by Dennis Crouch
Rain Computing, Inc. v. Samsung Electronics (Fed. Cir. 2021)
Rain and Samsung agree that this case comes down to claim construction. And, as typical, the patentee is attempting to thread the needle with a construction that is broad enough to be infringed, but narrow and specific enough to avoid invalidation. The district court construed one term narrowly — resulting in no infringement. On appeal, the Federal Circuit focused on a separate term — and found its indefiniteness rendered the claim invalid.
Rain’s US Patent 9,805,349 covers a method for delivering apps via a computer network using a webstore and server authentication. The claim requires “a user identification module configured to control access of said one or more software application packages.” If you have been following patent claim construction over the past decade: You know that the focus here will be whether this “module” limitation invokes 35 U.S.C. § 112 ¶ 6 as a means-plus-function term. And, if so, is it indefinite for failing to provide sufficient structural support in the specification.
Normally, patent claims are expected to spell out the actual structure of the invention — not just its function. However, § 112 ¶ 6 (now renamed § 112(f)) allows a patentee to avoid adding those specifics in combination claims by including an element “as a means or step for performing a specified function without the recital of structure, material, or acts in support thereof.” The statute goes on to include an important caveat, the element “shall be construed to cover the corresponding structure, material, or acts described in the specification and equivalents thereof.” The statute does not spell-out what happens when the specification lacks any corresponding structure — but the courts have filled the gap. A means-plus-function claim that lacks corresponding structural disclosure in the specification is deemed invalid as indefinite.
Means-plus-function claiming is fools gold — especially for anyone with a thin disclosure. The claims appear broad, but are narrowly interpreted and regularly invalidated. For years, patentees have moved away from using the term “MEANS” and replaced it with some other generalized word such as “MODULE” as used in this case. By skirting the MPF trap, these newly styled claims were more broadly interpreted and rarely invalidated as indefinite. However, that approach was collapsed by the case of Williamson v. Citrix Online, LLC, 792 F.3d 1339 (Fed. Cir. 2015). In Williamson, the Federal Circuit held that claim terms that “fails to recite sufficiently definite structure or else recites function without reciting sufficient structure for performing that function” will also be interpreted as a means-plus-function term. Although the burden on invoking 112(f) is still on the patent-challenger, Williamson eliminated the heavy presumption that it doesn’t apply.
The further trick with Williamson: (a) If a particular term – such as “module” is structurally defined within the specification then it will typically not be interpreted as means-plus-function because it was particularly defined by the applicant. (b) On the other hand, if the term is not structurally defined in the specification, then it will invoke 112(f) and also be found indefinite for lack of structural support.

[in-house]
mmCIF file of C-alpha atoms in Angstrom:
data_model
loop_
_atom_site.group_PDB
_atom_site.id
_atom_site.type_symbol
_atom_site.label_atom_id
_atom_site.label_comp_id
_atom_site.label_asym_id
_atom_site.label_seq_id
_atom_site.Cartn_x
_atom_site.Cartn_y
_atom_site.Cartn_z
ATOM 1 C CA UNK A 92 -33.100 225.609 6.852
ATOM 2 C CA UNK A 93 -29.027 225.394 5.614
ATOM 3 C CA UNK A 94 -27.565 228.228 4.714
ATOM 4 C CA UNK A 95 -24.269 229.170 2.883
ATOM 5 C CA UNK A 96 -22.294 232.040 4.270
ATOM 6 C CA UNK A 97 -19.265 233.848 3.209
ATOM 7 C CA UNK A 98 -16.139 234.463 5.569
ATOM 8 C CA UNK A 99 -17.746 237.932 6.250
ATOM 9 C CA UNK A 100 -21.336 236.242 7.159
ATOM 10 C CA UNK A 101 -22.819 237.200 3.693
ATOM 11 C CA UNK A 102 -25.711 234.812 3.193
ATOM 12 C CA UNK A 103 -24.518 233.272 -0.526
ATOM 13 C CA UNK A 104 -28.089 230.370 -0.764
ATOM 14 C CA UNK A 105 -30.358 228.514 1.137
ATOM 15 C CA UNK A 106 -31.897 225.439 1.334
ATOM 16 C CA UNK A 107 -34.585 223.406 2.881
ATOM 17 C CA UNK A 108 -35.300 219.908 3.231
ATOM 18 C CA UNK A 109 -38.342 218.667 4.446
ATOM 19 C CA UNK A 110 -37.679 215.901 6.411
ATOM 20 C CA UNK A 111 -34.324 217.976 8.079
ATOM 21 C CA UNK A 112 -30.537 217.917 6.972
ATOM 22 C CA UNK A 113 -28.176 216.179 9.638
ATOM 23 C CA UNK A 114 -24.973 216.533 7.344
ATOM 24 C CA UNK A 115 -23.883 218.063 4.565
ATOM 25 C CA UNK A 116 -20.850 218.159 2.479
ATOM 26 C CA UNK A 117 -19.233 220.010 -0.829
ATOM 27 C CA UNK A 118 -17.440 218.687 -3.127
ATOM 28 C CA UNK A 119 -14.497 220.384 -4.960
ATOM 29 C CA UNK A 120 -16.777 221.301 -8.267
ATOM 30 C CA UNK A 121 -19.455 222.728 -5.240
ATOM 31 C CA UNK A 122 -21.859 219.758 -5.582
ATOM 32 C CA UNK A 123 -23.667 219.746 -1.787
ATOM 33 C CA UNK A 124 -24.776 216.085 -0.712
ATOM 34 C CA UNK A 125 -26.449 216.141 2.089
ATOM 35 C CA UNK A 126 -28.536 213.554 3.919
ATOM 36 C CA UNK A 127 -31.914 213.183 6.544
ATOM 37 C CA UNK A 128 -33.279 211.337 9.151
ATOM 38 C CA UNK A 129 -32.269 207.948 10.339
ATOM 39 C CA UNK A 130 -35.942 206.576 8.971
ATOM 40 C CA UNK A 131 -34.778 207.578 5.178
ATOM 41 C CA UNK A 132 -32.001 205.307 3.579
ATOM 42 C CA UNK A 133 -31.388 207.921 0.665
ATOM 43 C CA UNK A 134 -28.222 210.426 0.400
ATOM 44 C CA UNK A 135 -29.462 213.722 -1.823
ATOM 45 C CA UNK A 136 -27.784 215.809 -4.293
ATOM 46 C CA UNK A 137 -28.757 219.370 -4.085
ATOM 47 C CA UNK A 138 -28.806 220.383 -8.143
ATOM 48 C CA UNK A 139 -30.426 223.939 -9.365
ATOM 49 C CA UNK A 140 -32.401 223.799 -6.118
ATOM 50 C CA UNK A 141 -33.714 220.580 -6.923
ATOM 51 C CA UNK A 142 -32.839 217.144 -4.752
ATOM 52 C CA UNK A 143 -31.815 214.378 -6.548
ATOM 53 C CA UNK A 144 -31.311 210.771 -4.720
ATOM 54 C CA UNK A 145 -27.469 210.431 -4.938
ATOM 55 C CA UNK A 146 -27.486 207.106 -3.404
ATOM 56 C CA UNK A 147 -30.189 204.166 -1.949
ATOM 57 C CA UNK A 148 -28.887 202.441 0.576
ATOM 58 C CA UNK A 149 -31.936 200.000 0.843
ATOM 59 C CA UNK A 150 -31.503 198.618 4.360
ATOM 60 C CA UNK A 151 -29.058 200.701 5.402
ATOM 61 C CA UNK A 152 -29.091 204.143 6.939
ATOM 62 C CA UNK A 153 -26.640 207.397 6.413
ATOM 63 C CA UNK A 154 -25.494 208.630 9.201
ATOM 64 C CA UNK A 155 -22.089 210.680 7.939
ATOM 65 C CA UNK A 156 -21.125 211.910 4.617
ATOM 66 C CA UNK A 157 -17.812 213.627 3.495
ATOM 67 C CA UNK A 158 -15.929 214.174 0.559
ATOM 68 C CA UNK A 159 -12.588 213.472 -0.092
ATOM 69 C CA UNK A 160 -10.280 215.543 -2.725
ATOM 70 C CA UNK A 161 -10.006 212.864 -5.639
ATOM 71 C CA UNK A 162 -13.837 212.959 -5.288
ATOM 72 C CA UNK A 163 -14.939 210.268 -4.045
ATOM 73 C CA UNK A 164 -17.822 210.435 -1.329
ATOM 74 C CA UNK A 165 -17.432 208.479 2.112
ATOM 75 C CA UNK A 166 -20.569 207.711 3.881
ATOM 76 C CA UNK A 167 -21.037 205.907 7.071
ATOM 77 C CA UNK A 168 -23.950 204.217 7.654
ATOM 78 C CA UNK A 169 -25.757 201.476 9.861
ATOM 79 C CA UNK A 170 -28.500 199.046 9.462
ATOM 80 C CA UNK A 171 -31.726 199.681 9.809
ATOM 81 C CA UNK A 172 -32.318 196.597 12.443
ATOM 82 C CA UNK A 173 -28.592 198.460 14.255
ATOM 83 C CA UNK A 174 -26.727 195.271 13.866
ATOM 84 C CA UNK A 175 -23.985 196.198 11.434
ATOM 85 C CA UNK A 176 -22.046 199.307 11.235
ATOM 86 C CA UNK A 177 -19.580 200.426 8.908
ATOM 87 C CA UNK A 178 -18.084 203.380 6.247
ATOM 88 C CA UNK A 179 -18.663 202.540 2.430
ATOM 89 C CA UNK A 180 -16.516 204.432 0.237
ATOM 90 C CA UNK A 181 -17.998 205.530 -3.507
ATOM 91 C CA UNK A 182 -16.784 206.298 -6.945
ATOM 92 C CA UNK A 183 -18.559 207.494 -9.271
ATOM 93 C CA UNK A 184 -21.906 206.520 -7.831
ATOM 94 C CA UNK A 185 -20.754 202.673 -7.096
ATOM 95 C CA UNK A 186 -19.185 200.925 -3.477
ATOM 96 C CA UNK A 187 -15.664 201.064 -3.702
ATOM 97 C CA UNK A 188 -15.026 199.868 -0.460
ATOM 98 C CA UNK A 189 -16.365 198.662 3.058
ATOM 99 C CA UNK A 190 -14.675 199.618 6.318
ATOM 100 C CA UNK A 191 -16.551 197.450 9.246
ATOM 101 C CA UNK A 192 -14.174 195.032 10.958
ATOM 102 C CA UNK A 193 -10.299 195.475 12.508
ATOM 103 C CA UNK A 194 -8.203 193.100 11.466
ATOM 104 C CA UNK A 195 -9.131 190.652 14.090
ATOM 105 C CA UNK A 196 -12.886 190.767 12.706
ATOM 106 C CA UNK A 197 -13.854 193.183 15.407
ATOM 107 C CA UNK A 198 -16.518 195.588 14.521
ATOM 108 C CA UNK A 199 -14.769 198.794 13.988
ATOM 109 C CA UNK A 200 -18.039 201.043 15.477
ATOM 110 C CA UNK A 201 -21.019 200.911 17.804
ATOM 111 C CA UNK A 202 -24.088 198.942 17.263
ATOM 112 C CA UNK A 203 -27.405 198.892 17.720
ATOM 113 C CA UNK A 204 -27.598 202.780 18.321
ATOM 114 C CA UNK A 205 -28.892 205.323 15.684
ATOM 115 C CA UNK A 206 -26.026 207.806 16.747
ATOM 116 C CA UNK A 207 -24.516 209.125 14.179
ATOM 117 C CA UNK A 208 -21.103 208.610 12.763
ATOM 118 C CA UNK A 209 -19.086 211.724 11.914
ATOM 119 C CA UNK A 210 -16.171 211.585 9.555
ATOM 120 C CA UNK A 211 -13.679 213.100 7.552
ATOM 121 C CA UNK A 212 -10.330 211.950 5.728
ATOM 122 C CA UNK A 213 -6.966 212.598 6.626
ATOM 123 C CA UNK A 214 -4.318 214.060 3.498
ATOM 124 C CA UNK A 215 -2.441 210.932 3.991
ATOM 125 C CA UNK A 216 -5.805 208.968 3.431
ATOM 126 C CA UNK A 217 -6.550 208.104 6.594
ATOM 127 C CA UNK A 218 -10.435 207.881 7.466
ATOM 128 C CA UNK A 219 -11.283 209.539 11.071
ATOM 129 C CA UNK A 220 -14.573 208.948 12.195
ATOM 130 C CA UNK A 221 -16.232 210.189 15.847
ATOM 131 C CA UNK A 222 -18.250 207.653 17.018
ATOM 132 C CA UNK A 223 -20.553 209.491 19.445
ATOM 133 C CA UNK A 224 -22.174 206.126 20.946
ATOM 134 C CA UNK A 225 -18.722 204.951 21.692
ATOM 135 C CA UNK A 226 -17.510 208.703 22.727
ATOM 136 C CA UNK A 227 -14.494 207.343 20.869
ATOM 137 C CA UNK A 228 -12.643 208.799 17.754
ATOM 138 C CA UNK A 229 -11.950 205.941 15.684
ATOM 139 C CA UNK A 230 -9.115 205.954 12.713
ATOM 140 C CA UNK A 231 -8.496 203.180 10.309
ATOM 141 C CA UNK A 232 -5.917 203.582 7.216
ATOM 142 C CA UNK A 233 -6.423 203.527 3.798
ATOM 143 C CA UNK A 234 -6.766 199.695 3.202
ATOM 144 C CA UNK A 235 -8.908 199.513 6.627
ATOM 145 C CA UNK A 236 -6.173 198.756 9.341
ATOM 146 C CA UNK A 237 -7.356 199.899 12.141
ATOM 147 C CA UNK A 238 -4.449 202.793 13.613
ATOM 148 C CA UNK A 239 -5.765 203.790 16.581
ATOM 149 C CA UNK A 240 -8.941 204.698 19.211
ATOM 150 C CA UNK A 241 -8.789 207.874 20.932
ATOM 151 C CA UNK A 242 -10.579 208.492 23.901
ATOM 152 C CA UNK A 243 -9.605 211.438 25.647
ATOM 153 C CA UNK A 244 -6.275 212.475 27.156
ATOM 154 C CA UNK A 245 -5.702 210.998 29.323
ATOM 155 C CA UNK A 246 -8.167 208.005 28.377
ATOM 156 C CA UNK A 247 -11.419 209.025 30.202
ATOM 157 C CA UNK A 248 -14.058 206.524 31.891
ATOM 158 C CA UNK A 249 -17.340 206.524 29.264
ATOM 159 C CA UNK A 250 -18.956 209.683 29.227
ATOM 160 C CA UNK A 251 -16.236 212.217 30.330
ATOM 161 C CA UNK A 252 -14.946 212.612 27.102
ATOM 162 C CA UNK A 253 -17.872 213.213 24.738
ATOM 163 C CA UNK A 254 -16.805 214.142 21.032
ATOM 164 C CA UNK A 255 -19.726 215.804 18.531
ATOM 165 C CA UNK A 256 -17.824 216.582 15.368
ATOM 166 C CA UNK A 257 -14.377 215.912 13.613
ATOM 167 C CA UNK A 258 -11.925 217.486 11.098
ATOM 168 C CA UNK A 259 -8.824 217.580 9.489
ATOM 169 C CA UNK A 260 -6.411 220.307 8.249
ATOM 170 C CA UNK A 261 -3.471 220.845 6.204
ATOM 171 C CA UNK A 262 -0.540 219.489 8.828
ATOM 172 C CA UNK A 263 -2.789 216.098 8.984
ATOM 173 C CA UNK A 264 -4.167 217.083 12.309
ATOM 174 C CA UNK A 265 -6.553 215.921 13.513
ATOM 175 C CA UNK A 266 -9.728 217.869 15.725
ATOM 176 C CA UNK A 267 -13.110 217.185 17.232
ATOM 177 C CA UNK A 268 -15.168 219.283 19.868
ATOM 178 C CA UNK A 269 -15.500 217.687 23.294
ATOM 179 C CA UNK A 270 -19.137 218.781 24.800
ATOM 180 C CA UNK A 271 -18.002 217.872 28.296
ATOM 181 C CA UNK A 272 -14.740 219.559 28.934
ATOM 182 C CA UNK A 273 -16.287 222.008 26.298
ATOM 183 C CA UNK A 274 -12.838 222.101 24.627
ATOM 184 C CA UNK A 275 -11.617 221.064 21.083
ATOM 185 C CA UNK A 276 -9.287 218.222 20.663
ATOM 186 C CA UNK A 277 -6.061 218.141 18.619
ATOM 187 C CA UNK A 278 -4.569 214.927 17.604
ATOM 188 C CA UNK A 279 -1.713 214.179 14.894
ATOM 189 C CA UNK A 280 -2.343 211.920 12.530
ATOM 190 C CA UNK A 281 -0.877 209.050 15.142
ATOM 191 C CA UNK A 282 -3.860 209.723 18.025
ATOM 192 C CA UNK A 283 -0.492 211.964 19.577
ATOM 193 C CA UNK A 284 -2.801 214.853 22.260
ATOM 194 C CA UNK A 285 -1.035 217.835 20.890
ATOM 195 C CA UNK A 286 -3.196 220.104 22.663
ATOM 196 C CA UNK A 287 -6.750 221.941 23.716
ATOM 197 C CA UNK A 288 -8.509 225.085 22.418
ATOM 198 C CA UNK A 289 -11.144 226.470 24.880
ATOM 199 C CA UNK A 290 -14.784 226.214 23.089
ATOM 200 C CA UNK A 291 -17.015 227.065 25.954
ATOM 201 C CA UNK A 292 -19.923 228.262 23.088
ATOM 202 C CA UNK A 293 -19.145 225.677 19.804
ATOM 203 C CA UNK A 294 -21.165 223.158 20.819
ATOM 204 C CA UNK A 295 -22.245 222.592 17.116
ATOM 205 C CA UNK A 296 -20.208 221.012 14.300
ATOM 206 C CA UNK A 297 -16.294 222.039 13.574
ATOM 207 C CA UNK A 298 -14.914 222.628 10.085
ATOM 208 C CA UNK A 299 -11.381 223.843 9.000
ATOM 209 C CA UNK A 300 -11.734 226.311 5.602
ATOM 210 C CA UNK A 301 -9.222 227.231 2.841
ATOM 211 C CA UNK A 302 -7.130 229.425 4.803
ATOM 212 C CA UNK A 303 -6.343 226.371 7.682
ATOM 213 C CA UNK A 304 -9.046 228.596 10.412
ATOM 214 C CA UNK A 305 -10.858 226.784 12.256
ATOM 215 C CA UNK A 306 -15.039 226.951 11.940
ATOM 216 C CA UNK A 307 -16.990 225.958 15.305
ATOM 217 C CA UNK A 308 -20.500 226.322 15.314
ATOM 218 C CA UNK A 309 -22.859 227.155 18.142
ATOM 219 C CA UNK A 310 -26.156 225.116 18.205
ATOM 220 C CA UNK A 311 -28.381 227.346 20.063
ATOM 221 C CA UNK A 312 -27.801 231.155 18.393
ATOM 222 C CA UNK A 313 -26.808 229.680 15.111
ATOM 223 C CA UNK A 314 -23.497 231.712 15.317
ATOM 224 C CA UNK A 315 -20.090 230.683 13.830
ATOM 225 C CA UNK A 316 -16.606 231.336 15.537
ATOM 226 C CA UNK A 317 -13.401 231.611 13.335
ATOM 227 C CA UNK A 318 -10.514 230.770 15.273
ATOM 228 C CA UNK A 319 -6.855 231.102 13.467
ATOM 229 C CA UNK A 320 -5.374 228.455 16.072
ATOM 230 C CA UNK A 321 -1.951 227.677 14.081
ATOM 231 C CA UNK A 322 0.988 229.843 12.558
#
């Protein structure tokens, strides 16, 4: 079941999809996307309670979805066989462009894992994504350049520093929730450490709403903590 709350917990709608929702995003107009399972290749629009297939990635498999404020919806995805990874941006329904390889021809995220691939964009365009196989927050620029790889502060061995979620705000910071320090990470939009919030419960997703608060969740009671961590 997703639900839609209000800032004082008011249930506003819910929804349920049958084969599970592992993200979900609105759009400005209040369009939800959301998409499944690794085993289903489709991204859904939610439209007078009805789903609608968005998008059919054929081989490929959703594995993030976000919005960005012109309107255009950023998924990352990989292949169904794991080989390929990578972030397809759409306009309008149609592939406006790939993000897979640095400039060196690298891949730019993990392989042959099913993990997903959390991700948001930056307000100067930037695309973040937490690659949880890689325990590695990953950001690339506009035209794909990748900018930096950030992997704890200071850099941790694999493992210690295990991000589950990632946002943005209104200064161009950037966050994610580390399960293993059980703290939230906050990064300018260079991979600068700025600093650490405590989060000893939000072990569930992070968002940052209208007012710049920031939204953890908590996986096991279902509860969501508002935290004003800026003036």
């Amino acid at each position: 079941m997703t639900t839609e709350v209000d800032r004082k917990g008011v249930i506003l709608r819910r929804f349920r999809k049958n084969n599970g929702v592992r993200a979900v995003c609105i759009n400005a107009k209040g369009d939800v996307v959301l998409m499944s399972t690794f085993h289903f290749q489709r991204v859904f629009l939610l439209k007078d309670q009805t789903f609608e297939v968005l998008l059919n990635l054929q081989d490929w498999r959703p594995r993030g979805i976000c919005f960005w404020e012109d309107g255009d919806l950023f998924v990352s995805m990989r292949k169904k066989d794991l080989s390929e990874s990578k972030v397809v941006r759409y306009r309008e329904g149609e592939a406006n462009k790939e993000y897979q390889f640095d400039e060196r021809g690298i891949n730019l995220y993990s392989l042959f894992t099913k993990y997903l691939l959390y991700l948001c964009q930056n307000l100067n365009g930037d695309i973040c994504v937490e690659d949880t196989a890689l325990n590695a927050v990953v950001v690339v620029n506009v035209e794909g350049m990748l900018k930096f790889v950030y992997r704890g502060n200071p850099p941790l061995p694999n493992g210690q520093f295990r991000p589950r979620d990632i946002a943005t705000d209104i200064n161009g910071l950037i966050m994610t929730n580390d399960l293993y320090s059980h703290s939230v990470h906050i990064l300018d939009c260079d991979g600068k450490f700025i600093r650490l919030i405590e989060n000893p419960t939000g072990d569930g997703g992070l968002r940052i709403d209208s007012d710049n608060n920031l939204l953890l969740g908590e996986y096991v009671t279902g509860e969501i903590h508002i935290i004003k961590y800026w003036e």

Here, the court first noted that the word “MODULE” “is a well-known nonce word that can operate as a substitute for ‘means’.” The Williamson case itself focused on the word module and found that it did not indicate any “structure.” The court drew the same conclusion in Rain Computing— finding that the claimed “user identification module” has no commonly understood structure and the specification included no structural disclosure.
Here, the specification does not impart any structural significance to the term; in fact, it does not even mention a “user identification module.”
Slip Op. So, we fall into the category (b) from above: Nonce word without structural support → therefore → Invoke 112(f) and invalidate. The court writes:
Nothing in the claim language or the written description provides an algorithm to achieve the “control access” function of the “user identification module.” When asked at oral argument to identify an algorithm in the written description, Rain could not do so. Without an algorithm to achieve the “control access” function, we hold the term “user identification module” lacks sufficient structure and renders the claims indefinite.
Slip Op. Thus, the claim is indefinite. This rendered the separate non-infringement related claim construction moot.
During prosecution the patent examiner had expressly stated that the limitation “does not invoke 112, 6th paragraph, or 112(f).” However, the examiner’s somewhat cryptic reasoning was that a 112(f) means limitation cannot exist within a method claim. On appeal, the Federal Circuit noted the examiner’s error: “Applicants are free to invoke § 112 ¶ 6 for a claim term nested in a method claim.”
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Note: In Synchronoss Techs., Inc. v. Dropbox, Inc., 2019-2196, 2021 WL 520047 (Fed. Cir. Feb. 12, 2021), the Federal Circuit encountered a claim a quite similar limitation: “user identifier module.” In that case the court also found that the term invoked 112(f) but was indefinite from lack of structural support.
(Fed Cir Clerks – note that FN 1 in Rain Computing does not accurately reflect the language of the claims in Synchronoss).
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Above, I noted the draw of means-plus-function claim language for “thin disclosures.” In this case, the disclosure was actually quite extensive, but the patentee appears to have wanted to shift the scope of coverage away from the original focus of the invention disclosure. This patent is one of nine US patent applications all within the same direct family and relying on the same original disclosure.